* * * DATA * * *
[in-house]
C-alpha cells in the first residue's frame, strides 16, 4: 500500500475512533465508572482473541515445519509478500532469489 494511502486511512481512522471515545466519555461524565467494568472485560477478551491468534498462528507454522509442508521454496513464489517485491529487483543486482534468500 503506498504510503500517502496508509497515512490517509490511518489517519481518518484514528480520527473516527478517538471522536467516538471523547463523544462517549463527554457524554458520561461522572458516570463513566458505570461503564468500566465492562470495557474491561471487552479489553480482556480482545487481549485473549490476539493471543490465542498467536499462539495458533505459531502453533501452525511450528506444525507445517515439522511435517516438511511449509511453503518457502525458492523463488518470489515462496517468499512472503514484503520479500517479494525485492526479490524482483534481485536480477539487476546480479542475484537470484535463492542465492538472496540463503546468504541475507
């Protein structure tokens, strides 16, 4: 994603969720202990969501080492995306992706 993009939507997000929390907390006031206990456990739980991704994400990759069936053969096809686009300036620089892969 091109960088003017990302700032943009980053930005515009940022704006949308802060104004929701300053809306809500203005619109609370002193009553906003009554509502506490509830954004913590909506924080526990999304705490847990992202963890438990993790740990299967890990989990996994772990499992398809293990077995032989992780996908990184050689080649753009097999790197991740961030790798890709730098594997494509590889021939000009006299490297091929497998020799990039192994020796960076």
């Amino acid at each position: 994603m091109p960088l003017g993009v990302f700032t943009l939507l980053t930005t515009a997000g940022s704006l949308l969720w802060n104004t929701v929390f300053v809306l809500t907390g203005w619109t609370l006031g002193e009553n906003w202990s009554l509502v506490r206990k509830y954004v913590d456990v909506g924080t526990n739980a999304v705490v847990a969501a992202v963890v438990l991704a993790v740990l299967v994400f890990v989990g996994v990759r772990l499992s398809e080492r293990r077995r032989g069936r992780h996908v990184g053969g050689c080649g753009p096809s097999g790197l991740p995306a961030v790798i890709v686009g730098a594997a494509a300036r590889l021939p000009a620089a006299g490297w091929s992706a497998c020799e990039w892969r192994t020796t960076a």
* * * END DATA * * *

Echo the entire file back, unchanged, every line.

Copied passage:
[in-house]
C-alpha cells in the first residue's frame, strides 16, 4: 500500500475512533465508572482473541515445519509478500532469489 494511502486511512481512522471515545466519555461524565467494568472485560477478551491468534498462528507454522509442508521454496513464489517485491529487483543486482534468500 503506498504510503500517502496508509497515512490517509490511518489517519481518518484514528480520527473516527478517538471522536467516538471523547463523544462517549463527554457524554458520561461522572458516570463513566458505570461503564468500566465492562470495557474491561471487552479489553480482556480482545487481549485473549490476539493471543490465542498467536499462539495458533505459531502453533501452525511450528506444525507445517515439522511435517516438511511449509511453503518457502525458492523463488518470489515462496517468499512472503514484503520479500517479494525485492526479490524482483534481485536480477539487476546480479542475484537470484535463492542465492538472496540463503546468504541475507
């Protein structure tokens, strides 16, 4: 994603969720202990969501080492995306992706 993009939507997000929390907390006031206990456990739980991704994400990759069936053969096809686009300036620089892969 091109960088003017990302700032943009980053930005515009940022704006949308802060104004929701300053809306809500203005619109609370002193009553906003009554509502506490509830954004913590909506924080526990999304705490847990992202963890438990993790740990299967890990989990996994772990499992398809293990077995032989992780996908990184050689080649753009097999790197991740961030790798890709730098594997494509590889021939000009006299490297091929497998020799990039192994020796960076």
């Amino acid at each position: 994603m091109p960088l003017g993009v990302f700032t943009l939507l980053t930005t515009a997000g940022s704006l949308l969720w802060n104004t929701v929390f300053v809306l809500t907390g203005w619109t609370l006031g002193e009553n906003w202990s009554l509502v506490r206990k509830y954004v913590d456990v909506g924080t526990n739980a999304v705490v847990a969501a992202v963890v438990l991704a993790v740990l299967v994400f890990v989990g996994v990759r772990l499992s398809e080492r293990r077995r032989g069936r992780h996908v990184g053969g050689c080649g753009p096809s097999g790197l991740p995306a961030v790798i890709v686009g730098a594997a494509a300036r590889l021939p000009a620089a006299g490297w091929s992706a497998c020799e990039w892969r192994t020796t960076a």